September 2 2017

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// Alaska's state sponsored socialism is popular. Last week Mark Zuckerberg stopped in Homer, AK as part of his I'm-not-running-for-President-but-did-I-elect-this-one-and-for-that-I'm-sorry tour. He took to Facebook to pen his delight with Alaska's Permanent Dividend Fund - a mechanism to annually deliver revenue generated from leasing out oil rights back to Alaskans.  He views concepts like these as a pathway to fund a universal basic income. The post is loaded with problematic language about why countries should be run like corporations (sound familiar?) and why we should apply the principles of fiduciary responsibility to municipalities:

"Seeing how Alaska put this dividend in place reminded me of a lesson I learned early at Facebook: organizations think profoundly differently when they're profitable than when they're in debt. When you're losing money, your mentality is largely about survival. But when you're profitable, you're confident about your future and you look for opportunities to invest and grow further. Alaska's economy has historically created this winning mentality, which has led to this basic income. That may be a lesson for the rest of the country as well."

The radical idea at the heart of this confused point is not about running a clean balance sheet but about what happens when you disrupt the flow of natural resources to the capitalist class. The problem with impoverished, opioid-ridden Vermont is not that they don't think like a business. It's that they sold their air, fish, water, forest, and hunting rights to an investor class designed to extract value without returning any to the indigenous owners. In fact, a recent study predicted that Vermont could extend up to $10,000 a year to all residents through the shared revenue from leases on natural and social assets. 

// Is it unethical for me to not tell my employer I’ve automated my job?

// Congress is starting to talk about AI. Senator Maria Cantwell (D-WA) recently introduced a bill to both define AI and create a committee to study it. In the same week, Elon Musk, who usually takes an antagonistic position to government intervention, pleaded for regulation of AI. "AI is a fundamental risk to the existence of human civilization," he said. “I’m against overregulation for sure. But man, I think with we’ve got to get on that with AI, pronto.”


Inside China's Experiment to Find Friends for 230 Million Old People
(click through to see a great video of robots that provide emotional aide to elderly Chinese)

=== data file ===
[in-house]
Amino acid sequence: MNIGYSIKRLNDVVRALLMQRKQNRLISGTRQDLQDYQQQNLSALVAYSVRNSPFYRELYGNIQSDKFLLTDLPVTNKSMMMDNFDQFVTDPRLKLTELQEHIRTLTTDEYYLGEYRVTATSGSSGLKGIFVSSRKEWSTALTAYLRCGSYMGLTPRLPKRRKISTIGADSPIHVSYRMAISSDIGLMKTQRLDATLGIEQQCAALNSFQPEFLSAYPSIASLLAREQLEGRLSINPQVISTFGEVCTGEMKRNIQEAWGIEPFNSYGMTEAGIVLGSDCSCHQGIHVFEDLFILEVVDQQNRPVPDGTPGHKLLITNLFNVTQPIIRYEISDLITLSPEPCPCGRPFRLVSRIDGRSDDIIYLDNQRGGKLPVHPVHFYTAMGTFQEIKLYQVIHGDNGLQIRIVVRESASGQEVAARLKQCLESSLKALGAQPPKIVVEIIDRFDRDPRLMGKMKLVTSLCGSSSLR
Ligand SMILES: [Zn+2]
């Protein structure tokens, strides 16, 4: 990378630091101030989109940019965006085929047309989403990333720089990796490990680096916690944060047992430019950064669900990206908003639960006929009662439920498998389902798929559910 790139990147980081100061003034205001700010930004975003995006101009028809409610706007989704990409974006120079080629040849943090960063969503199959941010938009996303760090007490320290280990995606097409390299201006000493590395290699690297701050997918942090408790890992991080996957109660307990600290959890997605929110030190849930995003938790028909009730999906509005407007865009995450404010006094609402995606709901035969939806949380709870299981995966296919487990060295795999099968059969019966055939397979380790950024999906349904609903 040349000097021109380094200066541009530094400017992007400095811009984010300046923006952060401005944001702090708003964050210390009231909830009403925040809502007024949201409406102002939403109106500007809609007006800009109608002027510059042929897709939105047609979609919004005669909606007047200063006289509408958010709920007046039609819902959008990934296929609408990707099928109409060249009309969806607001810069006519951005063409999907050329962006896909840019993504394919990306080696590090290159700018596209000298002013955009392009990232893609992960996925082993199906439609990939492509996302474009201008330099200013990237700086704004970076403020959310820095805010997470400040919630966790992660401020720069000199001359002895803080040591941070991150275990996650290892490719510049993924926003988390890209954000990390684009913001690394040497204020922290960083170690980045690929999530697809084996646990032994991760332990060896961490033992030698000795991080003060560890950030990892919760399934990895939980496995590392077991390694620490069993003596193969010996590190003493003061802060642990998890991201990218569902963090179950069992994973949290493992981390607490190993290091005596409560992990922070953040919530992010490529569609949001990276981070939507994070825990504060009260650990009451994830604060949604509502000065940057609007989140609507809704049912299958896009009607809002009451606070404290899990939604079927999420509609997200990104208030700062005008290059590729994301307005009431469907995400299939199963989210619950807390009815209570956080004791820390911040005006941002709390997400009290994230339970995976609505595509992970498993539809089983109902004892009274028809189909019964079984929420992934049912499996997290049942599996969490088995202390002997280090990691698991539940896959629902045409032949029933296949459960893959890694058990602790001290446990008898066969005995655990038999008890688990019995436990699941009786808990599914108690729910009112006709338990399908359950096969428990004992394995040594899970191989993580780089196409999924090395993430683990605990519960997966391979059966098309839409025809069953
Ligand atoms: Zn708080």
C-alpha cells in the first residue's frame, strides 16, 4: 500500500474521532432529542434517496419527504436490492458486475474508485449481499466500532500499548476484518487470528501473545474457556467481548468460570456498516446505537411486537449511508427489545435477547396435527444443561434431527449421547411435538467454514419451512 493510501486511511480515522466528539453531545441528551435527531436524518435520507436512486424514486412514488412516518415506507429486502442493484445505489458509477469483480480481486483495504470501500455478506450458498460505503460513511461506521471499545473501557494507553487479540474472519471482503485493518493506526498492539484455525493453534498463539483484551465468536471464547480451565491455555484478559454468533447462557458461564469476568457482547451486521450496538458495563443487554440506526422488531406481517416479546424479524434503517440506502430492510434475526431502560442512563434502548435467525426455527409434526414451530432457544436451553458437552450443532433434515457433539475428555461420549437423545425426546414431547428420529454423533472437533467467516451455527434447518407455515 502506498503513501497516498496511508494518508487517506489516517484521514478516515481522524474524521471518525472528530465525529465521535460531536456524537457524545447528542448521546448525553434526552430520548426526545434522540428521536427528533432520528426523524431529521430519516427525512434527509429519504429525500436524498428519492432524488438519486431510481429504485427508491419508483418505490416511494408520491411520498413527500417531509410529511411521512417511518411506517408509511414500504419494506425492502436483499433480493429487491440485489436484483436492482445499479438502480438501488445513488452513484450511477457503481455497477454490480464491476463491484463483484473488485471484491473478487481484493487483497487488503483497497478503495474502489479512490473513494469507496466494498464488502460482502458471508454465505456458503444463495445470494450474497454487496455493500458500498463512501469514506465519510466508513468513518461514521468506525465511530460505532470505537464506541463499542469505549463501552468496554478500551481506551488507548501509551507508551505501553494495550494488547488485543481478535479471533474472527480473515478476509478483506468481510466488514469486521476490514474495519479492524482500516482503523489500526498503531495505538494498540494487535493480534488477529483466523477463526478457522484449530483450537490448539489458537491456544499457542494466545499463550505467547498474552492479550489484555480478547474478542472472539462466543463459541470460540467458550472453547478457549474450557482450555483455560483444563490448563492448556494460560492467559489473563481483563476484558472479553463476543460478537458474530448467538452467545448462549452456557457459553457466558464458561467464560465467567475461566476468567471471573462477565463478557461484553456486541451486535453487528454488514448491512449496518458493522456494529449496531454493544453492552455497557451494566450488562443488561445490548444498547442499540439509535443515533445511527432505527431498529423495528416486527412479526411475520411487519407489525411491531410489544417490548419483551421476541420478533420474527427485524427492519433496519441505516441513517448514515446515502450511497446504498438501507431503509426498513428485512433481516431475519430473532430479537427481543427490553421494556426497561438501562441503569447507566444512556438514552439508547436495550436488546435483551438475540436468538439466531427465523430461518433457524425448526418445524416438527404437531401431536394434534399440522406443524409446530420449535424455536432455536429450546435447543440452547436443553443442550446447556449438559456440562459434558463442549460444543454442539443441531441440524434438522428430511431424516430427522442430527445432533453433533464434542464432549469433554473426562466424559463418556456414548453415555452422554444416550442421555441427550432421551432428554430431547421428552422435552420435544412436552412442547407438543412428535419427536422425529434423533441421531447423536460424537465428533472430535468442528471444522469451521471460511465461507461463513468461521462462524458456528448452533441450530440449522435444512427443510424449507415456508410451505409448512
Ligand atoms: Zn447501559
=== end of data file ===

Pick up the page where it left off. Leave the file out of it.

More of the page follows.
China needs robots to care for its large, and growing, elderly population—it’s home to a quarter of the world’s seniors—because it can hardly rely on the one-child generation. As fewer Chinese are able to care for their aging parents, the number of retirement homes nationwide is mushrooming.

The New Republic
What Zuckerberg Gets Wrong About Universal Basic Income

First, the idea that UBI has bipartisan appeal is disingenuous. The left would have a policy that redistributes wealth by funding UBI through a more progressive tax scheme or the diverting of capital income. But libertarians like Charles Murray argue for a UBI that completely scraps our existing welfare state, including programs like Medicare, Medicaid, and housing subsidies. This would be extremely regressive, since money currently directed towards the poor would instead be spread out for a basic income for all. And certain benefits like health insurance can’t effectively be replaced with cash.

The Guardian
Fully Automated Luxury Communism

“There is a tendency in capitalism to automate labor, to turn things previously done by humans into automated functions,” says Aaron Bastani, co-founder of Novara Media. “In recognition of that, then the only utopian demand can be for the full automation of everything and common ownership of that which is automated.”

Bastani and fellow luxury communists believe that this era of rapid change is an opportunity to realise a post-work society, where machines do the heavy lifting not for profit but for the people.

“The demand would be a 10- or 12-hour working week, a guaranteed social wage, universally guaranteed housing, education, healthcare and so on,” he says. “There may be some work that will still need to be done by humans, like quality control, but it would be minimal.” Humanity would get its cybernetic meadow, tended to by machines of loving grace.

The Verge
Robots and AIs Are Going to Make Social Inequality Even Worse

For example, the demand for paralegals and similar professions is likely to be reduced over the coming years as artificial intelligence is trained to handle more administrative tasks. In the UK more than 350,000 paralegals, payroll managers, and bookkeepers could lose their jobs if automated systems can do the same work.

“Traditionally, jobs like these have been a vehicle for social mobility,” Sutton Trust research manager Carl Cullinane tells The Verge. Cullinane says that for individuals who weren’t able to attend university or get particular qualifications, semi-administrative jobs are often a way in to professional industries. “But because they don’t require more advanced skills they’re likely to be vulnerable to automation,” he says.